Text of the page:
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Interview: Maestro Yan Huichang and featuring our city's brightest composers

"The HKCO is a symbol of the cultural identity of Hong Kong."

Maestro Yan Huichang
Twenty years on from the handover and Hong Kong is at a cultural, social and political crossroads, especially in the wake of recent protests and violent movements. Yet 2017 is not set to be just a momentous year for our city in terms of politics but also for our Hong Kong Chinese Orchestra, which is in the thick of its 40th anniversary season. From September it’s been toasting the milestone year and now comes the biggest celebration yet: its Melodious Hong Kong concert on January 14.

The HKCO is dedicated to preserving the works of Chinese composers both in Hong Kong and across the rest of China. As part of its 40th anniversary, and to usher in 2017, the orchestra’s Melodious programme is all about celebrating the best in new and classic Hong Kong composing. At the heart of the concert is HKCO’s director-maestro Yan Huichang. Born and raised in Heyang, Shaanxi Province, he studied composition in Shanghai, becoming principal conductor and director of the Chinese National Traditional Orchestra after graduating cum laude in 1983. He gained the title of National Class One Conductor in 1987 and headed to Hong Kong 10 years later to take up the post as HKCO director. “My early years in China,” he reflects, “continue to influence me. It’s a culmination of my past experiences.”

Then and now, Yan’s passion is Chinese music but the nuanced traditions of this art form are far from simple. Yan says that once the music begins, it’s far removed from Western traditions. Having conducted Western orchestras such as the Russian Philharmonic in addition to his work in Chinese music, Yan says the differences between the two are crucial, noting that the modern Chinese orchestra has only been around for about 100 years. And, with that, he says, the pressure is always on to fully understand the unique instruments and their traditions, and to use them in such a way as to create complex textures. “The biggest issue that Chinese conductors face,” he adds, “is that they always have to perform new material. And when you’re conducting entirely new works, the time and effort that goes in is exponentially more than just conducting a classical piece.”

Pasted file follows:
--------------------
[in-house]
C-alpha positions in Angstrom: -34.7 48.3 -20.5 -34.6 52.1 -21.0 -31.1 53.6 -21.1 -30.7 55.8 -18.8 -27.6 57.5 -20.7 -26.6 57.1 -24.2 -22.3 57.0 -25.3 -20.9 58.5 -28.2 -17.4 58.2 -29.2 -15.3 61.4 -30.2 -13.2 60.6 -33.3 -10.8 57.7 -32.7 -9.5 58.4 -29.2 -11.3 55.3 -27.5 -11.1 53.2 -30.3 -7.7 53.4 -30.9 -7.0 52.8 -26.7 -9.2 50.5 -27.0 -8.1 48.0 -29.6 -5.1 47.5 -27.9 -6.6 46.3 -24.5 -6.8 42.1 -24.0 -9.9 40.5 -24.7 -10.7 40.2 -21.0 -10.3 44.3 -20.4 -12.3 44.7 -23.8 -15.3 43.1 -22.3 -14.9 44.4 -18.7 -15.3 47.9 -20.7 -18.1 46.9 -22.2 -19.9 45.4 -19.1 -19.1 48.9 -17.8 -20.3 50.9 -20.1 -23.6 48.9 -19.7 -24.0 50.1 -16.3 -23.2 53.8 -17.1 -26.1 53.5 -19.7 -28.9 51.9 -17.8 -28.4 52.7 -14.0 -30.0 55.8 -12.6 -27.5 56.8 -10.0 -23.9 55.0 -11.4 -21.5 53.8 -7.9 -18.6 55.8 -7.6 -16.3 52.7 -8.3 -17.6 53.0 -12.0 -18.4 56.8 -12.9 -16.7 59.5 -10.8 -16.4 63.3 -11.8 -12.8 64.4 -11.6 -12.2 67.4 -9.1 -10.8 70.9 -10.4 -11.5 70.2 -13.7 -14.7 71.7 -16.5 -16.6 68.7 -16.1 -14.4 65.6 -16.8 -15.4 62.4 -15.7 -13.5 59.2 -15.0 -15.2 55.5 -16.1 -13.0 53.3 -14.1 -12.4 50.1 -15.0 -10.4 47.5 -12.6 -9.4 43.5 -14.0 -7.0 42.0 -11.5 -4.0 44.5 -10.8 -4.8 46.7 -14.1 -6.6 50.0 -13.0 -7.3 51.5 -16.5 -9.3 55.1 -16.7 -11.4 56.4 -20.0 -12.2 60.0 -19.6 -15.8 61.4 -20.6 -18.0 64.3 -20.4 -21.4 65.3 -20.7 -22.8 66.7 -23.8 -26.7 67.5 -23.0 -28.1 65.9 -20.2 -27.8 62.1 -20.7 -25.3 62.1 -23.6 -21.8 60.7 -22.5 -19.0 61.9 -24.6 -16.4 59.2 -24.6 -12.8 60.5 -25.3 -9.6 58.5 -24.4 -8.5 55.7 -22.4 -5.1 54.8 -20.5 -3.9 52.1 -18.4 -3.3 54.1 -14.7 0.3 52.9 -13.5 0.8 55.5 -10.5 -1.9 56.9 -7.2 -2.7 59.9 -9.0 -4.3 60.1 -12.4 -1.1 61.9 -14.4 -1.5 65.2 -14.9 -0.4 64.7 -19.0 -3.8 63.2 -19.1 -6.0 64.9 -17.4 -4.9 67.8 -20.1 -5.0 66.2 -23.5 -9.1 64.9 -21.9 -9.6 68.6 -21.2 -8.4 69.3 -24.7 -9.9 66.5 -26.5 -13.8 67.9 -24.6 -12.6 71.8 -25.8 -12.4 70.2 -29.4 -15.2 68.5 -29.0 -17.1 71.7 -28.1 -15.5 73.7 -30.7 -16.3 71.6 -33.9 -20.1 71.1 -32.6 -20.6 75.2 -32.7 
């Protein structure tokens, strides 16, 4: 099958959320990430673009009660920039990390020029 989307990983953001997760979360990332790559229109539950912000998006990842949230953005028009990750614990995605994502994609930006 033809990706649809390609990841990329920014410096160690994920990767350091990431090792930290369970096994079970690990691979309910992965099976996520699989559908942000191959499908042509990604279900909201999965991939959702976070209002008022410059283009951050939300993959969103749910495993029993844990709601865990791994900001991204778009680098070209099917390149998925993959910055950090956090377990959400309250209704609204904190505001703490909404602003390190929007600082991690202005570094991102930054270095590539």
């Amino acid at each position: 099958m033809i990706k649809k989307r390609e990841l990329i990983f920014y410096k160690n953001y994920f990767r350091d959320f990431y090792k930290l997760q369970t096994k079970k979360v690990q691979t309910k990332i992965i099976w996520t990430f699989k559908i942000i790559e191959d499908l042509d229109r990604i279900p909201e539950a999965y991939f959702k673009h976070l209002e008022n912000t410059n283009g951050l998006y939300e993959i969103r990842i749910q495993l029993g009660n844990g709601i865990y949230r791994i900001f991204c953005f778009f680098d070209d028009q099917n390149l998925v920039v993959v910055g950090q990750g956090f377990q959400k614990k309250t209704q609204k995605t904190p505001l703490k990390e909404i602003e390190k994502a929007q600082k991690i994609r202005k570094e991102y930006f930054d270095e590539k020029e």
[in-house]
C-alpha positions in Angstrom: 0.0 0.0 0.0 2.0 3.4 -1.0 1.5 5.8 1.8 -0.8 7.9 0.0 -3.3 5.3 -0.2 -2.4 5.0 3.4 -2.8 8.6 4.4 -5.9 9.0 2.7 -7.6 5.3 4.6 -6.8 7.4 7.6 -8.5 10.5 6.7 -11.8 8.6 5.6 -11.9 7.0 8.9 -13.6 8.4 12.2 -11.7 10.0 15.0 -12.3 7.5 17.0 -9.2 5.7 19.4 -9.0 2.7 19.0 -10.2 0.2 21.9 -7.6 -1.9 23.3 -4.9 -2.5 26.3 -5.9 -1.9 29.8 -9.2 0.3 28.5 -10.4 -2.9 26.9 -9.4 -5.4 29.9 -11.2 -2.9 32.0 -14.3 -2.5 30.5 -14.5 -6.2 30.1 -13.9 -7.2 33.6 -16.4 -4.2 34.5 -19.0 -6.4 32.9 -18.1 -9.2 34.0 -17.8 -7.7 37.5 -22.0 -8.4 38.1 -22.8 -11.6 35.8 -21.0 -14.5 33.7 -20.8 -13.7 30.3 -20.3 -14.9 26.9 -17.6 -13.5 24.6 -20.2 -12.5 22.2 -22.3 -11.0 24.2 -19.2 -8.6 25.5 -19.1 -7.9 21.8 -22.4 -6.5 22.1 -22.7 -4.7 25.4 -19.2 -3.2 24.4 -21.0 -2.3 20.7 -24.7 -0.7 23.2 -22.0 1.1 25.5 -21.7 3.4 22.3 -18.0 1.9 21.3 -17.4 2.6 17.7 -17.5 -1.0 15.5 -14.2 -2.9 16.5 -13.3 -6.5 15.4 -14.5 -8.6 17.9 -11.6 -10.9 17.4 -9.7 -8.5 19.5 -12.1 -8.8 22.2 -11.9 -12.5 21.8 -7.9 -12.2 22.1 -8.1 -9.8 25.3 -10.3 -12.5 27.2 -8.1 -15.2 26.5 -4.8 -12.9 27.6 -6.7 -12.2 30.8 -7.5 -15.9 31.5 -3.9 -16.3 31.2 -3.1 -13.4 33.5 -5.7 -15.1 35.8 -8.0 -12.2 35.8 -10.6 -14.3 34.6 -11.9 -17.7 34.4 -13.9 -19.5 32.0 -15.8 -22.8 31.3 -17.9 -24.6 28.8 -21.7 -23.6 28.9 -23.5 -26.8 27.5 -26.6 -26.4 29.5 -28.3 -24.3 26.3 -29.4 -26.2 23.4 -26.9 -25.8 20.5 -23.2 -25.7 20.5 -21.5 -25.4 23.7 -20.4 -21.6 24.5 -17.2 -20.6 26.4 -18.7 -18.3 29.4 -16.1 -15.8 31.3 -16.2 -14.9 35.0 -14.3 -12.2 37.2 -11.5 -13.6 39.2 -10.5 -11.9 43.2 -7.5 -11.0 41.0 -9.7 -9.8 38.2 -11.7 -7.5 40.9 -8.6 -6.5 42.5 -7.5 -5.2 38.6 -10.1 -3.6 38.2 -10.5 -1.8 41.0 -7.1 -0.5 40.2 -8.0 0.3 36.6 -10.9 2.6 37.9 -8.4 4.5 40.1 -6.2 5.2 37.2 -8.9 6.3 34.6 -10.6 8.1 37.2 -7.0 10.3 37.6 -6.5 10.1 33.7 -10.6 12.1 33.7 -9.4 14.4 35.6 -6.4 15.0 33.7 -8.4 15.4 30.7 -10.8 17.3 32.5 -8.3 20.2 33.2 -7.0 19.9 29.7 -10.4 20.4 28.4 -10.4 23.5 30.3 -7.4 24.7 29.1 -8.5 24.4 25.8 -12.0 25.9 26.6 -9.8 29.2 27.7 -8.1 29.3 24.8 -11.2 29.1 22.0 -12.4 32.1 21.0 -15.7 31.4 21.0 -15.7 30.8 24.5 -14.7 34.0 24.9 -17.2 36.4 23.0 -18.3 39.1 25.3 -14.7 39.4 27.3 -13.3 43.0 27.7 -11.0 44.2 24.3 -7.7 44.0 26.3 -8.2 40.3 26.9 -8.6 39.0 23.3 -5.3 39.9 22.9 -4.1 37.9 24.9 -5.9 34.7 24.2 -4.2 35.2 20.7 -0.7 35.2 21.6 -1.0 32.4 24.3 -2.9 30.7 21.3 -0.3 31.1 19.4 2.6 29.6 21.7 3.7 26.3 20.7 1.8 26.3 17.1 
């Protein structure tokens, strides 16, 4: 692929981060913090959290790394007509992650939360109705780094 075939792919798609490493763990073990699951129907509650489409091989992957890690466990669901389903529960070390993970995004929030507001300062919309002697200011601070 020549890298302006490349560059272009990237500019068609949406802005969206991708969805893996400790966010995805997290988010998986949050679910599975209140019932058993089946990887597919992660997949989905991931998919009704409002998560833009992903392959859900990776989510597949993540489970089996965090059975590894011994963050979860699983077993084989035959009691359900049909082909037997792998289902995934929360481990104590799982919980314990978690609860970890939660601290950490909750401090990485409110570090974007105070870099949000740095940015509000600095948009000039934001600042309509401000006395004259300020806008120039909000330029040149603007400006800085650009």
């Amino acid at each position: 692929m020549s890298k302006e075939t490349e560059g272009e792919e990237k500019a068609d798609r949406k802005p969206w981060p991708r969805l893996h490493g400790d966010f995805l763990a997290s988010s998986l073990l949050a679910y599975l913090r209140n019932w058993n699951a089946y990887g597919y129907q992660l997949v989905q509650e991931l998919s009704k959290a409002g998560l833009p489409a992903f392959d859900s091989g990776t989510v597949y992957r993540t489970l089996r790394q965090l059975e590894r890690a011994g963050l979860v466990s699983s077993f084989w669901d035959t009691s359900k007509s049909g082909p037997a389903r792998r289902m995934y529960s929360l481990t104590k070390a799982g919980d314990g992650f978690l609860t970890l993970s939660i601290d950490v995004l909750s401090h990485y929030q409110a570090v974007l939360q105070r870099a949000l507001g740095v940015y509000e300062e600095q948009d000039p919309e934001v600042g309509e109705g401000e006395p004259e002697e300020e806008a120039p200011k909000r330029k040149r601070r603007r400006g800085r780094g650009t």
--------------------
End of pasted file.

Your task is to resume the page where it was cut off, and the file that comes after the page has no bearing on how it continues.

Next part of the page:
Melodious comprises seven works, two of which are classics, namely Eight Steeds by Chan Wing-wah and Thinking of the Sages by Richard Tsang. But the main draw is the world premiere of five new works, each by a different decorated member of the Hong Kong Composers Guild. Each work evokes a particular facet of Hong Kong society. It’s a difficult programme, according to Yan, due to the amount of new works. So why even take it on? “The orchestra,” he says, “is a symbol for the cultural identity of Hong Kong. Our programmes are very rich in traditional music but we also work hard to promote the works of Hong Kong composers. Over the past 20 years, as long as I have directed and especially when we perform abroad, we make it a point to select at least one work by a Hong Kong composer in each programme. This is our responsibility to Hong Kong’s culture.”

What makes this performance especially compelling is that Yan has always considered Hong Kong his second home. This is an anniversary for him in our SAR as much as it’s a toast to the HKCO’s 40 years in the business. Though Yan was born in rural China, he’s lived in our city the longest. “Hong Kong is a melting pot of East and West,” he muses. “It’s where I blossomed as an artist and grew as a person. It’s a free place and it respects and cultivates creativity. Without Hong Kong, I wouldn’t be where I am today.”

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